‘Major’ cyber breach of 44,000 FDIC customers triggered by former employee’s mistake

A leading technology official in the House says a former Federal Deposit Insurance Corporation employee inadvertently triggered a major cyber breach that compromised 44,000 customers’ data.

Rep. Lamar Smith (R-Texas), chairman of the Science, Space, and Technology Committee, says a former FDIC employee breached the information of 44,000 FDIC customers more than a month ago.

In an April 8 letter obtained by Federal News Radio, Smith said a departing FDIC employee was transferring files from an office computer onto a personal storage device and “inadvertently” copied sensitive customer data from more than 44,000 individuals.

The employee left the agency on Feb. 26, but the agency realized the data was taken three days later. FDIC officials retrieved the device on March 1. Smith called the lapse in security “troubling,” and requested a briefing on the situation from FDIC once more information is available.

The Washington Post first reported news of the cyber breach Monday morning.

“Sensitive information that is housed for any length of time without proper measures in place to mitigate cybersecurity risks is susceptible to a breach,” Smith wrote to FDIC Chairman Martin Gruenberg. “The committee, therefore, wants to ensure that the FDIC is taking appropriate action to mitigate the risks posed  by the security incident as well as any future cybersecurity risks, in accordance with federal information security requirements.”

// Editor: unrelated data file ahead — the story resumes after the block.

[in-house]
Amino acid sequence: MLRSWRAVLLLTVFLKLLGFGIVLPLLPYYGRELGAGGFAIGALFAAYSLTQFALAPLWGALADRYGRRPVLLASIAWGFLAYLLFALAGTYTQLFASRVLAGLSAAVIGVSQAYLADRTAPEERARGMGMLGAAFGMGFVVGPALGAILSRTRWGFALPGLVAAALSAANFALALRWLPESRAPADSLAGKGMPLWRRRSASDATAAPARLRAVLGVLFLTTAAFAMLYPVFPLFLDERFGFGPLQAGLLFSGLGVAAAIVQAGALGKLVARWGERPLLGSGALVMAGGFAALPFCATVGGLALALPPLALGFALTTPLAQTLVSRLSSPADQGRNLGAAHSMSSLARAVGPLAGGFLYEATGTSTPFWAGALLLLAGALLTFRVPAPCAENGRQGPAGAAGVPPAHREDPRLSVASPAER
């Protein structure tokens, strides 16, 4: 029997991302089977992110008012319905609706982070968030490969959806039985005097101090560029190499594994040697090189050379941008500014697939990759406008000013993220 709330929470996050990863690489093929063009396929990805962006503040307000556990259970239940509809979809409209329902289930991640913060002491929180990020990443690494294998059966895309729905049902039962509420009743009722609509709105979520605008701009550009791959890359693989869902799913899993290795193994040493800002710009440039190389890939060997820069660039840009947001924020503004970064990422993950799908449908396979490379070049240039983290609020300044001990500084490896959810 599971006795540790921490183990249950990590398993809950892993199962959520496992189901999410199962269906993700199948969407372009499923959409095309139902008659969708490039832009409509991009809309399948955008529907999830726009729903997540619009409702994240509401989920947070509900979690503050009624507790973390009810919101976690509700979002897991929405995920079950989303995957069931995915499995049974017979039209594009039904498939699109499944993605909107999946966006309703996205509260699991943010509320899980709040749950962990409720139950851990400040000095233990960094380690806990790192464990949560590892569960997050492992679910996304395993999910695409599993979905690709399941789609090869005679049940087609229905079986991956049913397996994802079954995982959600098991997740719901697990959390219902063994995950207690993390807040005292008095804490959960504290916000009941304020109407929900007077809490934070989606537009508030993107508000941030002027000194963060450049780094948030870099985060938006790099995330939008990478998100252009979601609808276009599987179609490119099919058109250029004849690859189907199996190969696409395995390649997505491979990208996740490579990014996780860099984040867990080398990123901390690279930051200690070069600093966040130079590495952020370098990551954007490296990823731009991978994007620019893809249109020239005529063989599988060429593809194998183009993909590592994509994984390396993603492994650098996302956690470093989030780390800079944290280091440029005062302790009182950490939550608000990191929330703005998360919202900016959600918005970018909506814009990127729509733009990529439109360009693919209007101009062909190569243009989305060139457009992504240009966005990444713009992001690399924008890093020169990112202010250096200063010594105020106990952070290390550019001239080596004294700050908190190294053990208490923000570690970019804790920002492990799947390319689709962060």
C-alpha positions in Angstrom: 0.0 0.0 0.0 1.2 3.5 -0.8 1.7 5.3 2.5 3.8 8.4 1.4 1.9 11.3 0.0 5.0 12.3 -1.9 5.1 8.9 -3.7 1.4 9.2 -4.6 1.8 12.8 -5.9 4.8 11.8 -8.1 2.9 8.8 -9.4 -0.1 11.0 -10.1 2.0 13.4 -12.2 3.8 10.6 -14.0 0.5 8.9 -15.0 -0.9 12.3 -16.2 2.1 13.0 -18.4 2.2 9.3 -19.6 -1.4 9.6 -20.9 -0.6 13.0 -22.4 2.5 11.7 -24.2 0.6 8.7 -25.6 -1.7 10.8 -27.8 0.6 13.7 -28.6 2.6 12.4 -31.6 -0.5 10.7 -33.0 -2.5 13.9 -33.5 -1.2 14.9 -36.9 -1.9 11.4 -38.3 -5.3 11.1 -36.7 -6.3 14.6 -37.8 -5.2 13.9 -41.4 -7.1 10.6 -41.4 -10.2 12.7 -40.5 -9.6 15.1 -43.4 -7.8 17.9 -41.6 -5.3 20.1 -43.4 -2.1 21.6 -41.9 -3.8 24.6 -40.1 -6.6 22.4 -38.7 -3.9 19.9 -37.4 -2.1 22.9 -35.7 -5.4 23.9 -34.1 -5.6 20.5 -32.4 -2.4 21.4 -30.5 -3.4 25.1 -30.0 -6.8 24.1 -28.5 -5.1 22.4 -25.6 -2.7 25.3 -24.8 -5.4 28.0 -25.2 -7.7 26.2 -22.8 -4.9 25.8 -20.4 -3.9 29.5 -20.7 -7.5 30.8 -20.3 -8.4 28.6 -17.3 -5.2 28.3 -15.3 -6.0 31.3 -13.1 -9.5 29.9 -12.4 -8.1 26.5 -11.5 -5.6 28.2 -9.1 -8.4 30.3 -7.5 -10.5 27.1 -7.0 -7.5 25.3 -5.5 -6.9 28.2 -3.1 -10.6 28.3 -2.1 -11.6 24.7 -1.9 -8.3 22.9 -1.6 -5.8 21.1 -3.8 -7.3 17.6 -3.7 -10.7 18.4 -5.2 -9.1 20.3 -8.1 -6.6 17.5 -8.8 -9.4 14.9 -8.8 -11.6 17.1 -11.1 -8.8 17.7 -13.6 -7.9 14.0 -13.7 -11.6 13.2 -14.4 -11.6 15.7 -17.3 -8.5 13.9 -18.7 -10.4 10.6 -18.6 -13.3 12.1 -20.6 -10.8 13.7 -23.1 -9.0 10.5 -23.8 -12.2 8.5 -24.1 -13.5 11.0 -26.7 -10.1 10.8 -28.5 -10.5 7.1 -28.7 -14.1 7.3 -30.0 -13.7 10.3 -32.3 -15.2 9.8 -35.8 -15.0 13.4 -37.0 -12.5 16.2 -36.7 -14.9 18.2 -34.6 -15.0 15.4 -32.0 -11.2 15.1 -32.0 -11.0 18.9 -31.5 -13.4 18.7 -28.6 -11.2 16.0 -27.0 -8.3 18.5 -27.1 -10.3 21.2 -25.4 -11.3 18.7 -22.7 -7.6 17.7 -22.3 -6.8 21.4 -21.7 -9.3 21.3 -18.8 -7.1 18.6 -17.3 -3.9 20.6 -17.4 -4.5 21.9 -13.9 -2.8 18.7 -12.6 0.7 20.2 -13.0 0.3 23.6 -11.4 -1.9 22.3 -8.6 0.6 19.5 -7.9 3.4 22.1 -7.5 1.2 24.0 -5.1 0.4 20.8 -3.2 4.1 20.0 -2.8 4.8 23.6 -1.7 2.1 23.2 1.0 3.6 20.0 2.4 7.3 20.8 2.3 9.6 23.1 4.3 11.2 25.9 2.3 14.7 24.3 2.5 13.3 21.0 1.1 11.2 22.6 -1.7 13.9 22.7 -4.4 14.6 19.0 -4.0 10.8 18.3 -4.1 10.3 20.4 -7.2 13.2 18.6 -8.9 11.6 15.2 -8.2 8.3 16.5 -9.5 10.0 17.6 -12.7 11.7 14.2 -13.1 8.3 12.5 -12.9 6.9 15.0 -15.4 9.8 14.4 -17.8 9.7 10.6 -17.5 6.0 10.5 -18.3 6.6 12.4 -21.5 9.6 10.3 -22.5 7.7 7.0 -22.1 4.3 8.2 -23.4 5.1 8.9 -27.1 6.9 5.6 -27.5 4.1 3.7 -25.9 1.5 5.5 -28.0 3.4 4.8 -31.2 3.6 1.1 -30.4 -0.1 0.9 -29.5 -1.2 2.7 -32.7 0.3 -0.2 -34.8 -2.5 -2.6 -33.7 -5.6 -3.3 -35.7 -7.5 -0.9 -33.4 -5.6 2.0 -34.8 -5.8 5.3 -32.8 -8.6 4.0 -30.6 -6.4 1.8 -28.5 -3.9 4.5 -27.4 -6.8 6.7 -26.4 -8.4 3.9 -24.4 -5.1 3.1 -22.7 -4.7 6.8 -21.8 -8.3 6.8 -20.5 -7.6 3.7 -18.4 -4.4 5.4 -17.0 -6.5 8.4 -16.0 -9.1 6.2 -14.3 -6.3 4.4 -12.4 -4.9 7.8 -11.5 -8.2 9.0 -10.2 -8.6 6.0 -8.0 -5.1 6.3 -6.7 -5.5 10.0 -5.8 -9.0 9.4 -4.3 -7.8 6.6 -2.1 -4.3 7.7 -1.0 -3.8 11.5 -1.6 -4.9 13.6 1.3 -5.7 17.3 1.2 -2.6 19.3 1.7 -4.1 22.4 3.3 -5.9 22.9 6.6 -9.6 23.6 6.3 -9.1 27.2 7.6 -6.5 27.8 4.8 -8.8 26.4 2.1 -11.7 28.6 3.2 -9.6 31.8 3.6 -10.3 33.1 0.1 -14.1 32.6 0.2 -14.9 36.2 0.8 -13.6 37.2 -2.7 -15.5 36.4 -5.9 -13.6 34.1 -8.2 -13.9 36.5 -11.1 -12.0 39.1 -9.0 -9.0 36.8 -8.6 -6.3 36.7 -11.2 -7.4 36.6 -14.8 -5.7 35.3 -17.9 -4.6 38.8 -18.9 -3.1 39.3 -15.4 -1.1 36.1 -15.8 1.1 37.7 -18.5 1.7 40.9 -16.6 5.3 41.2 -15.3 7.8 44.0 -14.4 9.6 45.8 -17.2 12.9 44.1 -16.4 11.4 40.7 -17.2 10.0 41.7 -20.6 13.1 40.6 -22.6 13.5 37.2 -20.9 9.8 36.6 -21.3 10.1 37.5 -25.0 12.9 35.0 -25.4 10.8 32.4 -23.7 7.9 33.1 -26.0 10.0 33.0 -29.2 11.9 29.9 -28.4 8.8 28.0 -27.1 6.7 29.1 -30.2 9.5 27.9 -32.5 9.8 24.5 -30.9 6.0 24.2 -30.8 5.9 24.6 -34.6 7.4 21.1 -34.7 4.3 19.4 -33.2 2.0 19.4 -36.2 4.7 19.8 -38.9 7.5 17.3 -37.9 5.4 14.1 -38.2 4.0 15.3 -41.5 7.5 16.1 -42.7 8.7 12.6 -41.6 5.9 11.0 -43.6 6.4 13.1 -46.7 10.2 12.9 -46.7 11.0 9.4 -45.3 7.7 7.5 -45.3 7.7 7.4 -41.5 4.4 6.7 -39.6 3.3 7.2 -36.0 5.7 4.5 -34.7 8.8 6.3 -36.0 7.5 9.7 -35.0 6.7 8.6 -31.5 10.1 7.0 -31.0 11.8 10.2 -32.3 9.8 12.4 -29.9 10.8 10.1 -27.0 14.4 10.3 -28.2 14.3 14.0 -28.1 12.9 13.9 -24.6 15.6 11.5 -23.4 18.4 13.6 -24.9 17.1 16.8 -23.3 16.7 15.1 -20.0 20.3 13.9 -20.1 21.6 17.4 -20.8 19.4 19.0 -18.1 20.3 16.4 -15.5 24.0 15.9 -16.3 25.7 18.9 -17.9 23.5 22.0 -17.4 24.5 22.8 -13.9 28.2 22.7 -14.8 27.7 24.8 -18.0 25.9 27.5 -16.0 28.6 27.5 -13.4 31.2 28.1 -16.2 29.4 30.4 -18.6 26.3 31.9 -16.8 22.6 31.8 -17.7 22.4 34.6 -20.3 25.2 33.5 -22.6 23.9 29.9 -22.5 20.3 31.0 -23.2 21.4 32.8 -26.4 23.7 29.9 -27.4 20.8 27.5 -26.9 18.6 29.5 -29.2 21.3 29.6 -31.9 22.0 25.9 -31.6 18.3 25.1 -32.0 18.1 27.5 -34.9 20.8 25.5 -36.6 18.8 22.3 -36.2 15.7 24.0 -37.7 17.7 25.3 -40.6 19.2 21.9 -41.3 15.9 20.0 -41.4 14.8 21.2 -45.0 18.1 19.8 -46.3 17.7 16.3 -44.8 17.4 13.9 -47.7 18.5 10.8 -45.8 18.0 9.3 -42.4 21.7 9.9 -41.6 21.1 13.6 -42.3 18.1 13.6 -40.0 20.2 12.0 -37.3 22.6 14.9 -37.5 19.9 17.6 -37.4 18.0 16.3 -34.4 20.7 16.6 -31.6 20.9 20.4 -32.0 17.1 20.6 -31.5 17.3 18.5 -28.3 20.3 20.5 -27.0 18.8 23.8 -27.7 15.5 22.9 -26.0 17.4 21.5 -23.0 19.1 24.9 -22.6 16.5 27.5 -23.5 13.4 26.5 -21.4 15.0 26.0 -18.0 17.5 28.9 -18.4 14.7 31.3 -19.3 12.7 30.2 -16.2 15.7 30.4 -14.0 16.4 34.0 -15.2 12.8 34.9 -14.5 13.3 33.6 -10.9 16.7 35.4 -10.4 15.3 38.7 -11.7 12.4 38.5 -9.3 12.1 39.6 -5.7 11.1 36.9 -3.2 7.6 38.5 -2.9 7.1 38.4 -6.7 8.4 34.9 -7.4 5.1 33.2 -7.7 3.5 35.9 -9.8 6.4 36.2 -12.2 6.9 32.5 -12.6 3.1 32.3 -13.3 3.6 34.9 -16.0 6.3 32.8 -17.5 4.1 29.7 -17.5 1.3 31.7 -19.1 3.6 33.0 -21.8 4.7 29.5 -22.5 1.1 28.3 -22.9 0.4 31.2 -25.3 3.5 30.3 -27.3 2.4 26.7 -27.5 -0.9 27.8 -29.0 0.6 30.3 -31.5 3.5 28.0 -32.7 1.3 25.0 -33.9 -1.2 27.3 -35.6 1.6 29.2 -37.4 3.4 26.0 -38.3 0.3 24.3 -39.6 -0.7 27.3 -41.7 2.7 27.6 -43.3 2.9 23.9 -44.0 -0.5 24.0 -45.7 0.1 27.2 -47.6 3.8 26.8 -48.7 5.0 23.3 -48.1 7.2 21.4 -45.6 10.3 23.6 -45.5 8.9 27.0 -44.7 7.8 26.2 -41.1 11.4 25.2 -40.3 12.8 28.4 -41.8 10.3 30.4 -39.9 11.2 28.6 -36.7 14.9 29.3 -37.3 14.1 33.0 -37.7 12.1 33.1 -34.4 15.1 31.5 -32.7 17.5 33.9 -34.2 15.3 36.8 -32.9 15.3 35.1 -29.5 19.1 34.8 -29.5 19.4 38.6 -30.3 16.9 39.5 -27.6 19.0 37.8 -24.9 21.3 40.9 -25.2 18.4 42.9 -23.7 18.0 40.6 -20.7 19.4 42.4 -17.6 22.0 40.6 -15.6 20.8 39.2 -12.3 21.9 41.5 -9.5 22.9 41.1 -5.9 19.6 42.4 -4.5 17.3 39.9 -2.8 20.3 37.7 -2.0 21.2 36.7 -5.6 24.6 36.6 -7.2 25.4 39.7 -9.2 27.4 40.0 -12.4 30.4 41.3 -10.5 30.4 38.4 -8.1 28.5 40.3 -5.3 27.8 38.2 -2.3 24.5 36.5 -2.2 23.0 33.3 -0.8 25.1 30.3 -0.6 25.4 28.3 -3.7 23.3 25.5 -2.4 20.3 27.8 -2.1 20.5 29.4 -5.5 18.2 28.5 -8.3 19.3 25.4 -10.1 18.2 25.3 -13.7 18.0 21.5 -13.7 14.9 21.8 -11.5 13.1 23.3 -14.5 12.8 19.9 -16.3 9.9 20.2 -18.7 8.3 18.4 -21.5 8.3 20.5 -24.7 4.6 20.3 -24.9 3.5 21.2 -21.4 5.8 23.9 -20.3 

Smith said the committee first learned of the data breach in a March 18 letter from Gruenberg. The Federal Information Security Modernization Act (FISMA), however, requires agencies notify Congress within a week of “major” security incidents, as outlined by the Office of Management and Budget.

The House Committee on Science, Space and Technology holds authority over the National Institute of Standards and Technology (NIST), which sets cybersecurity standards and guidance for FISMA compliance.

The FDIC data breach marks the latest in a series of cybersecurity black eyes for the government. Last summer, a malicious hack on the Office of Personnel Management’s databases exposed the personal information of more than 22 million individuals.

“Although the information was apparently downloaded from an agency database inadvertently, the Committee remains concerned about the handling of sensitive information and wants to ensure that the FDIC has proper controls in place to prevent further incidents,” Smith said.

Smith also asked the agency for documentation “on all major security breaches” dating back to the beginning of 2009. FDIC has until April 22 to respond to Smith’s request for information.

The FDIC did not respond to emails or phone calls seeking comment or further information.

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